I am researching English architecture from 1600 to 1830, and so this began as a post about Christopher Wren's feats of Baroque splendor.
The older and more educated I become, perhaps you have figured this out too, is that the problem with understanding almost everything in life, is that nothing makes sense until one understands what came before.
As Julie Andrews and Christopher Plummer sang in The Sound of Music, "Nothing comes from nothing, nothing ever could."
Baroque architecture reflected the emotional, political, artistic, ecumenical and technoligical leanings of its time, but it was also a product of literally everything that came before it.
So the quest to understand Baroque architecture led me to the question, "What came before that?" And then, what came before that?
And before That? And before That...?
And I found myself in ancient Egypt, 3000 years before Christ.
Burning Ina Garten's Lemon Yogurt Cake in the process.
Which probably never happened to Sir Christopher, but hopefully it will be okay once I glaze it.
So. Architectural history. Who cares? For me, and perhaps for you too, caring begins with wondering. Hmmm....
For example, if one were to get out and about, and should find oneself standing, for example, in St. Peter's Square in Rome, it might occur to one after a moment or two that there is a rather large pointy object in the center. Which might lead one to wonder what it is and how it got there.
So, if you like, pour a cup of coffee and we'll see if we can make sense of the small topic of the history of architecture.
Our story begins, more or less, in 4000 BC in Sumer. (Don't they always...)
Here between the Tigris and Euphrates rivers, in current day southern Iraq, humans ceased foraging and began to practice year-round agriculture.
This may have encouraged them to stop wandering around quite so much, and led to settlements.
The development of written language and a rudimentary math for trading and accounting followed, and I imagine, the first idea of home. As an aside, it is also the beginning of todays environmental problems.
Charles Mann writes in National Geographic, "Humans shifted from seeing themselves as a part of the natural world, to seeking mastery over it. When foragers started settling down in villages, they unavoidably created a divide between the human realm- a fixed huddle of homes with hundreds of residents- and the dangerous land beyond the campfire, populated with lethal beasts. Hmm.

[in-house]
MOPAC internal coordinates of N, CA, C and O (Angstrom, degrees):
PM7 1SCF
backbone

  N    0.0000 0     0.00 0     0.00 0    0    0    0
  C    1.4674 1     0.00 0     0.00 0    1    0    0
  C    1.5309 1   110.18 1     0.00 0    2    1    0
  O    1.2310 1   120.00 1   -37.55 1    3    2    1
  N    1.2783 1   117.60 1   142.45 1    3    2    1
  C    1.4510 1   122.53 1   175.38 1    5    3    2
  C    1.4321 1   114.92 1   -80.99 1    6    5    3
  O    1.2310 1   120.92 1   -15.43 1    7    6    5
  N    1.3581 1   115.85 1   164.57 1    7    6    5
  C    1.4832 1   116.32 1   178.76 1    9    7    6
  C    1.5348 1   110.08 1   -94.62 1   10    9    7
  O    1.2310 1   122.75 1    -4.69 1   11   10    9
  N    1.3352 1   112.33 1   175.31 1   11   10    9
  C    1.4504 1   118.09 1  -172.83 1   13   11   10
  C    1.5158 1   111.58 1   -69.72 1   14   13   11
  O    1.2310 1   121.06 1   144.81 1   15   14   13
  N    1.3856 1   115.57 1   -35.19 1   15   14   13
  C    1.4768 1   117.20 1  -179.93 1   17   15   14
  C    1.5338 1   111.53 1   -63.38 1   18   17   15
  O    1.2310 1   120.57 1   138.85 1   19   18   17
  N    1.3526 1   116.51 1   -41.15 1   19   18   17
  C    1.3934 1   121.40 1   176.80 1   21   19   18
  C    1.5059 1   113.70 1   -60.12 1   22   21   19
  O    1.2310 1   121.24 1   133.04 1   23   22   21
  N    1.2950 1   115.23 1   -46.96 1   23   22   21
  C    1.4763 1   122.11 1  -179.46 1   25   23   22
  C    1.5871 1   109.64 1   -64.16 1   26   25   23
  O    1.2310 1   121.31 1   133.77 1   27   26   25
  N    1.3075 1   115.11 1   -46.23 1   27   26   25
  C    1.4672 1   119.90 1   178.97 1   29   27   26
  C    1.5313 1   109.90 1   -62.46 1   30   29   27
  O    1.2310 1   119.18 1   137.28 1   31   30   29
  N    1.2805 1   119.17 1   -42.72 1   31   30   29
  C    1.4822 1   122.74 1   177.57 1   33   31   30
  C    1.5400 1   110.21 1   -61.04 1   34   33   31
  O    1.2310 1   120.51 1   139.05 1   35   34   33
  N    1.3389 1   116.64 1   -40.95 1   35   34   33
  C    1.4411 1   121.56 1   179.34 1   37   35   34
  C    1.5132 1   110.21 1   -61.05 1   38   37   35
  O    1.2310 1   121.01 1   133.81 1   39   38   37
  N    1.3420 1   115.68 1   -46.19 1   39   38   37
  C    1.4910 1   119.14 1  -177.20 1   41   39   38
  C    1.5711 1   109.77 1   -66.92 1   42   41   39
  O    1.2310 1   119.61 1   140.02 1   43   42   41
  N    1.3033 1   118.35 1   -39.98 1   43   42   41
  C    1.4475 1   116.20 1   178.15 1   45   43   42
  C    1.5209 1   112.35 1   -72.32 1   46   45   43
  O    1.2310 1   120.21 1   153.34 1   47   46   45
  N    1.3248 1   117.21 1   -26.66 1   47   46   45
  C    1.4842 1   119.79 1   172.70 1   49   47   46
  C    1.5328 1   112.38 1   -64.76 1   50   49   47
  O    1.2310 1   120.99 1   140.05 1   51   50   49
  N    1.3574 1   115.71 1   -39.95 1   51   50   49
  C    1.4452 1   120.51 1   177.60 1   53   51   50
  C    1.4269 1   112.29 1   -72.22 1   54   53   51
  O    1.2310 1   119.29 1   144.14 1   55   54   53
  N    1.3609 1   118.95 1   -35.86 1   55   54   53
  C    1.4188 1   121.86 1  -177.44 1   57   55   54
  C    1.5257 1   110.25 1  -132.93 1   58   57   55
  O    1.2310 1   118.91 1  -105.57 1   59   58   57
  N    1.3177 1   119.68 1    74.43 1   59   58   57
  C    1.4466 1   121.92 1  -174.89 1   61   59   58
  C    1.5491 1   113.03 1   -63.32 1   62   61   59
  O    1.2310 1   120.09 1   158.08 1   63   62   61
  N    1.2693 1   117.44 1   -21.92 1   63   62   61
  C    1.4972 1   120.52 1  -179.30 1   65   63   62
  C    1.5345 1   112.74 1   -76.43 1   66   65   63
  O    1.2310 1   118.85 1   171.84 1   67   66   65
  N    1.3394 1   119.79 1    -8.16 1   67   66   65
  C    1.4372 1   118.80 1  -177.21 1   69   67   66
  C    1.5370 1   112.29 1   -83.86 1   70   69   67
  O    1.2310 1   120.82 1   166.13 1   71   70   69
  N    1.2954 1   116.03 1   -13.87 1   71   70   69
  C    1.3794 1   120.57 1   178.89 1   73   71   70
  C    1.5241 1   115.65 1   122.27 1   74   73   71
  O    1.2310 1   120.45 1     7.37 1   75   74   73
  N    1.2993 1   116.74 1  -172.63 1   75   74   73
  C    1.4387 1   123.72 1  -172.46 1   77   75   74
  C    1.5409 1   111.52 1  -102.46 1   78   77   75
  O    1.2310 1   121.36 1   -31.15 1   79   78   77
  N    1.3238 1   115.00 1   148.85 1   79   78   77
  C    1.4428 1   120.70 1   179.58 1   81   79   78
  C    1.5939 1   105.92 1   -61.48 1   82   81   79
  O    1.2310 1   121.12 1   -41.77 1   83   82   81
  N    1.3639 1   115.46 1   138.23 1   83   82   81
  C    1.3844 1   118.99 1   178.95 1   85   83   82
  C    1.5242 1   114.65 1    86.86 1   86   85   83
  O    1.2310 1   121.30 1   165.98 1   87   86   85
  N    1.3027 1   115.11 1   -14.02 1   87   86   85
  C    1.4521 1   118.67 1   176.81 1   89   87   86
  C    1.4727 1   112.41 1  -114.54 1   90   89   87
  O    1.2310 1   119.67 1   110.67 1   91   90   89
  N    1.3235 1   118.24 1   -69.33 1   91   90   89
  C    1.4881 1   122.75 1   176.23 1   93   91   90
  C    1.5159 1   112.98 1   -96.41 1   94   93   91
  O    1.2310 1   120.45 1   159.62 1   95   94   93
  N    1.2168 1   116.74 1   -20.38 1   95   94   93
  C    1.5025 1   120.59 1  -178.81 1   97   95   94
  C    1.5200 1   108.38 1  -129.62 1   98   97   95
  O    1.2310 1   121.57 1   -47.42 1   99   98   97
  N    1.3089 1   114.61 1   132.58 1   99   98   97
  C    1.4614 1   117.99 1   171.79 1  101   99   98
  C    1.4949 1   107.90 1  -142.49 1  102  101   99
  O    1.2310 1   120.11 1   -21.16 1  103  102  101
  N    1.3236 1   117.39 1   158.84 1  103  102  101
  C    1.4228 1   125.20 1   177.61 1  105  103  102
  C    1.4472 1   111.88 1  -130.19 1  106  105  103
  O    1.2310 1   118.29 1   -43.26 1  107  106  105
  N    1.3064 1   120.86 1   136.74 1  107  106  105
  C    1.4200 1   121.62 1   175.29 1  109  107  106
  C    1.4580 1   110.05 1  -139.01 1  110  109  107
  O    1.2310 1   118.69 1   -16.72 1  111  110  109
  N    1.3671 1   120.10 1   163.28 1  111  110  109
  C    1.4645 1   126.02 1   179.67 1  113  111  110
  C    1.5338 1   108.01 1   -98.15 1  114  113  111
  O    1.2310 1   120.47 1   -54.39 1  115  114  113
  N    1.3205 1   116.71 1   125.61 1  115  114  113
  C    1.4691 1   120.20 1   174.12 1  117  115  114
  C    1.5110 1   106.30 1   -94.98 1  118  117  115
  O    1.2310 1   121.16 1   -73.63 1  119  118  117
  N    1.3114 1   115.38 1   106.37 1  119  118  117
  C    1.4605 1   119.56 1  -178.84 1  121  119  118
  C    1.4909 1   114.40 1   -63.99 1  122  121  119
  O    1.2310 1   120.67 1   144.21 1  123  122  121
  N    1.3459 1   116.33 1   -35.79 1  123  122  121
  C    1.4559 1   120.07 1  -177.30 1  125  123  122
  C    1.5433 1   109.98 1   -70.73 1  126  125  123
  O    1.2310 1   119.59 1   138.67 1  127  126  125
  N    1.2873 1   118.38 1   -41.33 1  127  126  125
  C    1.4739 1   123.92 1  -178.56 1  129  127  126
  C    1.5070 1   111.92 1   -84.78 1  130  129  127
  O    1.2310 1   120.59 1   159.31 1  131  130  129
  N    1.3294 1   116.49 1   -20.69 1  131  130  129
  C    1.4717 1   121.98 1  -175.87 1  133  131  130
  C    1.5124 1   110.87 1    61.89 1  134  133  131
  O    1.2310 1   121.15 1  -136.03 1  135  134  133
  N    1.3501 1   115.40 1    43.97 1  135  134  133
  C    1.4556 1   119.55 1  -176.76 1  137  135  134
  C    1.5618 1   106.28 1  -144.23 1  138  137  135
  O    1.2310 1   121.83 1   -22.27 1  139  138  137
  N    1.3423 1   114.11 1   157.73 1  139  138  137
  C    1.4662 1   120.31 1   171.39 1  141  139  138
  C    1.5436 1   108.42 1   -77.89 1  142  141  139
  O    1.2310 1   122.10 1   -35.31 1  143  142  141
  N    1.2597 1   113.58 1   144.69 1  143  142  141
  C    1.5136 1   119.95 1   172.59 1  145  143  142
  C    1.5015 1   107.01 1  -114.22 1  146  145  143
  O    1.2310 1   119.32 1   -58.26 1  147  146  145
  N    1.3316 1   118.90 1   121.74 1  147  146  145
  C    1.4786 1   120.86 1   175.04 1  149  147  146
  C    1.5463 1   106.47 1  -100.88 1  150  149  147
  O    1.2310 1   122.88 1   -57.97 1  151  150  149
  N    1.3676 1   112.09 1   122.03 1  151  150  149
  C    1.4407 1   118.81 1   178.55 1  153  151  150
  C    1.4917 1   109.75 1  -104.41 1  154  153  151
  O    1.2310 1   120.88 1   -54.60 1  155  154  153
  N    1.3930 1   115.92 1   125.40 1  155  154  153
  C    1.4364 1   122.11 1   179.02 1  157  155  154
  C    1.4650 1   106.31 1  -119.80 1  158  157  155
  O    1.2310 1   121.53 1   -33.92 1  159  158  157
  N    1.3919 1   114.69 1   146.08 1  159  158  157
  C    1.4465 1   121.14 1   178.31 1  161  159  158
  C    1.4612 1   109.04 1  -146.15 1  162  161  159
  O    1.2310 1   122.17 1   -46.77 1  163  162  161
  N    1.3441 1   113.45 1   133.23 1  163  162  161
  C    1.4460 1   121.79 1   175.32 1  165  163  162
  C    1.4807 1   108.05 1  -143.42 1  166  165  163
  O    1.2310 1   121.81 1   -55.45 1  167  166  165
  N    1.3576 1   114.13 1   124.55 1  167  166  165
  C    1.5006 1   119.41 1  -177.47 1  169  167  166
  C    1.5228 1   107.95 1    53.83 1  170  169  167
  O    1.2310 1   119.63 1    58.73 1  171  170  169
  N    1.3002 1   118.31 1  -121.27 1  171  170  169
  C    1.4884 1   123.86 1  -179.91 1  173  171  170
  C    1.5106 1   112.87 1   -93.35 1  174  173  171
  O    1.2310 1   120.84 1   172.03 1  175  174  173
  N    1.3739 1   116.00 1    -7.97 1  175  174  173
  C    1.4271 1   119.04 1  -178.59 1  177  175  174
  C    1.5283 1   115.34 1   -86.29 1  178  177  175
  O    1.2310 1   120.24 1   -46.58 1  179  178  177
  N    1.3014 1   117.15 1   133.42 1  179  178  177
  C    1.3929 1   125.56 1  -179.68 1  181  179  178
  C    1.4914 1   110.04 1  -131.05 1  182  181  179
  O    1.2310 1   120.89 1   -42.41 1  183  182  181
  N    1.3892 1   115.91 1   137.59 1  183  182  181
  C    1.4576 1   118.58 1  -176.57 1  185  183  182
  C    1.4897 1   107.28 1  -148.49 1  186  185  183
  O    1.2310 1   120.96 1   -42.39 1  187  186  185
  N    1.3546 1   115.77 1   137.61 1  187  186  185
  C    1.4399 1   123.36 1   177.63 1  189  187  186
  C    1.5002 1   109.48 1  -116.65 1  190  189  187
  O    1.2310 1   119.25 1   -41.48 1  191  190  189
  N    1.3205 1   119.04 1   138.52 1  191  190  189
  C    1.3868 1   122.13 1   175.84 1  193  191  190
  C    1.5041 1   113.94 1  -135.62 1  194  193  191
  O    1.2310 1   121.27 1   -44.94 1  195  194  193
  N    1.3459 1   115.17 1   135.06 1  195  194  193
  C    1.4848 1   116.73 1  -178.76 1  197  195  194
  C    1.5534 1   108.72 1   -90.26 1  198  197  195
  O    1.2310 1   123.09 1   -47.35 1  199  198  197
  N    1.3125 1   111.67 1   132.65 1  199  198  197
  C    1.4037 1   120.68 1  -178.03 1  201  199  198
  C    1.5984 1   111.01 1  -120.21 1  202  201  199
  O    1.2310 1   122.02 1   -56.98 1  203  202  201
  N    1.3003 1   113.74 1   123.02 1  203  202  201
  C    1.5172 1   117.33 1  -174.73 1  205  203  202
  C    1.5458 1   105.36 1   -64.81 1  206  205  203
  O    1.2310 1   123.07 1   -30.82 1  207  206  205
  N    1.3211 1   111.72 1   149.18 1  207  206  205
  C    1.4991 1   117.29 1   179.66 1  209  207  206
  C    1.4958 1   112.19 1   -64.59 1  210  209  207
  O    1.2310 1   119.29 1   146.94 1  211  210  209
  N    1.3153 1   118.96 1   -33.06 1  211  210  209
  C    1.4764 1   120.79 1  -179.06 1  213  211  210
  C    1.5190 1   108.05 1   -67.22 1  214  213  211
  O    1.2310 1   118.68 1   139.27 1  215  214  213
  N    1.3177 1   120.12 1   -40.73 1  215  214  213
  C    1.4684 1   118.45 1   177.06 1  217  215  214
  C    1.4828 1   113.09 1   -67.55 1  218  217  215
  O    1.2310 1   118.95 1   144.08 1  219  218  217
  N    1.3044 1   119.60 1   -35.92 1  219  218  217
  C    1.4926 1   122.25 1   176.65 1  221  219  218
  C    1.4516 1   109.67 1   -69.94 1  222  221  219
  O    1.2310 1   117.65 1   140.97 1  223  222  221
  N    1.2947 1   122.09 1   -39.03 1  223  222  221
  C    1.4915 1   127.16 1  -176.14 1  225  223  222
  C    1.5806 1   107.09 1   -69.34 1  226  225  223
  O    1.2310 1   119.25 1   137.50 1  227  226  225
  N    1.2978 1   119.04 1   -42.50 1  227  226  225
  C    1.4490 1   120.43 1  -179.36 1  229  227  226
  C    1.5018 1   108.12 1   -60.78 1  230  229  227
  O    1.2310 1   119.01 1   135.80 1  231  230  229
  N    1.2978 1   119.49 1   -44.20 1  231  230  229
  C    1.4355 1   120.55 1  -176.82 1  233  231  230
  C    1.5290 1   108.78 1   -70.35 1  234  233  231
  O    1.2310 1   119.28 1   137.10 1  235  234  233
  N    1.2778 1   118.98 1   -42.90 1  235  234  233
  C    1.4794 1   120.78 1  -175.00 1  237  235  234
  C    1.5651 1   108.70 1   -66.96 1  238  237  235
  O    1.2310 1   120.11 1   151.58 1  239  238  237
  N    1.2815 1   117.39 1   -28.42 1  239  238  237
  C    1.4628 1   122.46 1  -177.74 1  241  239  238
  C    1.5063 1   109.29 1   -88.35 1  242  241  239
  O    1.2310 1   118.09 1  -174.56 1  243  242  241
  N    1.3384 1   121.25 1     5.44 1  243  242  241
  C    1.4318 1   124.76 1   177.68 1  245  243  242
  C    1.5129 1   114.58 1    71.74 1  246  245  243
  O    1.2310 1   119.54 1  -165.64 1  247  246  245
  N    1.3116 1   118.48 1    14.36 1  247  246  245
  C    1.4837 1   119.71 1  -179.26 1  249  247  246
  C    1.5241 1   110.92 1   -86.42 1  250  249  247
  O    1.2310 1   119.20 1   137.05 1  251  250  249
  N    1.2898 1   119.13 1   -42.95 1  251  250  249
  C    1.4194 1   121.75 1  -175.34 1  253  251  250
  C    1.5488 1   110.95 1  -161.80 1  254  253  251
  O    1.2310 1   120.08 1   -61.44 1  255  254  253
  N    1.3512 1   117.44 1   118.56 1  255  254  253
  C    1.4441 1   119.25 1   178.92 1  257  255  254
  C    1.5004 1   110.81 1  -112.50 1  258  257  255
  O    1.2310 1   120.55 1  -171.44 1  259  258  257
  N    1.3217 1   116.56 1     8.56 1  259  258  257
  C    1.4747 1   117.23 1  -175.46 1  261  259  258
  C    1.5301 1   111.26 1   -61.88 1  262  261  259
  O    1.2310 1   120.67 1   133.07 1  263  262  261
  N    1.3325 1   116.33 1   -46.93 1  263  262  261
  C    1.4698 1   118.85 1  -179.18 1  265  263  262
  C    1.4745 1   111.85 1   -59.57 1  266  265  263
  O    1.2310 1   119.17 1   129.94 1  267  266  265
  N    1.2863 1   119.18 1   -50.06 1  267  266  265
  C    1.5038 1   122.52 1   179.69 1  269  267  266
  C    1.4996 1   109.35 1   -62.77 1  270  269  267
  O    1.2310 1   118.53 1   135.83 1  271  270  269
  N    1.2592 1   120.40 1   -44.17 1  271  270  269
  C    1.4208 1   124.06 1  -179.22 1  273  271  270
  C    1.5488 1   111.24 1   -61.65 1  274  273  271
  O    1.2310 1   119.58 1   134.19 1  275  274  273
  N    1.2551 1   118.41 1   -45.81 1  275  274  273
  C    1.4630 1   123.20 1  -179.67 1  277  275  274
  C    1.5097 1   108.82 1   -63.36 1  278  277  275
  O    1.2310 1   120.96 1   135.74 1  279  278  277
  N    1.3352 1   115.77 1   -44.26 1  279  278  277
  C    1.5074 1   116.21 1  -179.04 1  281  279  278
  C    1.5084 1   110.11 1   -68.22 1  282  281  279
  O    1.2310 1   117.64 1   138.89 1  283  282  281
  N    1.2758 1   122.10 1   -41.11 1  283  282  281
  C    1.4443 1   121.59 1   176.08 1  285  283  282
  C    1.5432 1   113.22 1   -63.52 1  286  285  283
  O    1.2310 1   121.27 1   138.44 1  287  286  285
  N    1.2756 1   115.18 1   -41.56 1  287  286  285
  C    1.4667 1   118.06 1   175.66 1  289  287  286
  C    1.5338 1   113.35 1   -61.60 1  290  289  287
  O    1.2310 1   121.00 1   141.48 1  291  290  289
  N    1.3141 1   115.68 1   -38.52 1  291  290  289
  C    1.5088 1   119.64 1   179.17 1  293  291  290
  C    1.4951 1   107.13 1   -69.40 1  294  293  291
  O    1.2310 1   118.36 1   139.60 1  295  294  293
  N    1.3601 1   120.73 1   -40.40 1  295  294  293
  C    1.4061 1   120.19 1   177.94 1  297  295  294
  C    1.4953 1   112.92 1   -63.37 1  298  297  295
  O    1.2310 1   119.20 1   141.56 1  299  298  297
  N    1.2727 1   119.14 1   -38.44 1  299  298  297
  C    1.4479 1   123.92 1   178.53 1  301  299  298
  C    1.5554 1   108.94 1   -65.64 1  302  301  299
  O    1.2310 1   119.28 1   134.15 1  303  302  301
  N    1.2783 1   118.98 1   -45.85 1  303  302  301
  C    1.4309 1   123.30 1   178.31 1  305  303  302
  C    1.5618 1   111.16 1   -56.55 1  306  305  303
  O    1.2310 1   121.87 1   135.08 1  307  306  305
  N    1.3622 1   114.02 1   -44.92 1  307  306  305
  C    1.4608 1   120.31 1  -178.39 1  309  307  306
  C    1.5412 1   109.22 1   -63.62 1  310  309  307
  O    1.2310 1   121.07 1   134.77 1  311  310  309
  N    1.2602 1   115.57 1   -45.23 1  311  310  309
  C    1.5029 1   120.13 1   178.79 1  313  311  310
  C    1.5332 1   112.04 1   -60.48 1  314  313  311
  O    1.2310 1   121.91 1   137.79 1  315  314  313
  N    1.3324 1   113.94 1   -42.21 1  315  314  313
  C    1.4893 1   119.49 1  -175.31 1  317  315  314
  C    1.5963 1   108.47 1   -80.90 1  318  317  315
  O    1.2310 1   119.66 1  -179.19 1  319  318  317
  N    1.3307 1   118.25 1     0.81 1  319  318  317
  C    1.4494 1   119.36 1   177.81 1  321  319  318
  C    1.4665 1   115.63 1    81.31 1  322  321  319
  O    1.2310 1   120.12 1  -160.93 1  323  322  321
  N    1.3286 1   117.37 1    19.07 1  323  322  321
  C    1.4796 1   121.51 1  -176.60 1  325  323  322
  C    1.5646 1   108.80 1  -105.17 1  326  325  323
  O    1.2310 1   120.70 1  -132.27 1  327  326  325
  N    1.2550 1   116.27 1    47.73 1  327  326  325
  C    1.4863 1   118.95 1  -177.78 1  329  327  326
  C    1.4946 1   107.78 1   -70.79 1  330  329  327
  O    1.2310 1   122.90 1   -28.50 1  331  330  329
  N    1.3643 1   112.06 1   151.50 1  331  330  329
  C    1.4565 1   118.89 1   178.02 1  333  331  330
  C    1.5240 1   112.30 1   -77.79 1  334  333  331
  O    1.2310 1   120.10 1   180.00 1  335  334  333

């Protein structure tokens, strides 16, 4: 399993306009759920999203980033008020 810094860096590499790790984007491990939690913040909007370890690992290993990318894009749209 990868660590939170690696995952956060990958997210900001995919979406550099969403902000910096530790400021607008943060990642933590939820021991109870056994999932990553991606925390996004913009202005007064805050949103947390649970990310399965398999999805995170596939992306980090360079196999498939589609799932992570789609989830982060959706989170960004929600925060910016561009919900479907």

Upper and lower Egypt were united, copper was first used by humans and by 3000 BC, the wheel, the plow, the yoke, the nail, and hieroglyphic writing had been invented.
|The Egyptian Building at the University of Virginia completed in 1845, is considered one of the finest surviving Egyptian-revival style buildings in the nation|
The great pyramid at Giza, near Cairo, Egypt, was begun around 2900 BC.
An engineering marvel, it was (as far as we know) the largest pyramid ever built and incorporates about 2.3 million stone blocks weighing from 2.5 to 15 tons each.
National Geographic says that the workers set a block every two and a half minutes.
There is an interesting article written by Nabil Swelim at the Bradshaw Foundation, here, which discusses the civil engineering problems that had to be solved before the first block was laid- choosing and leveling the building site, orienting the structure, quarrying and sourcing the building materials, transportation and other logistical issues, and safety considerations such as the annual overflow of the Nile and flash floods.
The pyramids directly relate to Baroque architecture because they illustrate that Egyptians had begun to figure out quite a lot of engineering and math.
By 1650 BC humans knew how to find vertical and horizontal, manipulate rational numbers to some extent, how to bisect an angle, how to construct similar polygons of certain ratios, and that a triangle with sides 3:4:5 is a right triangle.
Christopher Wren was able to build the great dome at St. Paul's because at some point the Egyptians also figured out that the ratio of a circle's circumference to its diameter is a constant.
Hooray for pi! And my lemon cake turned out fine. More to follow...
P.S. We're spending about half of our time over at Pinterest now, so please be sure to visit us there!
From our library:
Photos: 1. Interior view of the dome at St. Paul's cathedral, London 2. The Von Trapp family house from the Sound of Music 3. Christopher Plummer and Julie Andrews in The Sound of Music 4. Interior of the chapel at Versailles 5. 6. The Parthenon on the Athenian Acropolis, Greece 7. Lemon Cake 8. Pyramids at Giza, Egypt 9. 10. St. Peter's Square, Rome 11. 12.13. Mariette Himes Gomez 184.108.40.206.18. Versailles 19. 1845, The Egyptian Building designed by Thomas Sommerville Stewart at the University of Virginia 20. Sphinx at Giza, Egypt photographed by Kenneth Garrett 21. Painting of St. Peter's Square by Viviano Codazzi 1630 Prado Museum, Madrid, Spain 22. Washington Monument, Washington D.C. USA 23. Diane Von Furstenburg design via www.indecoroustaste.com 24. Temple at Luxor, Egypt photgraphed by Taylor S. Kennedy 25. Sectional view of St. Paul's cathedral dome 26. Lemon Cake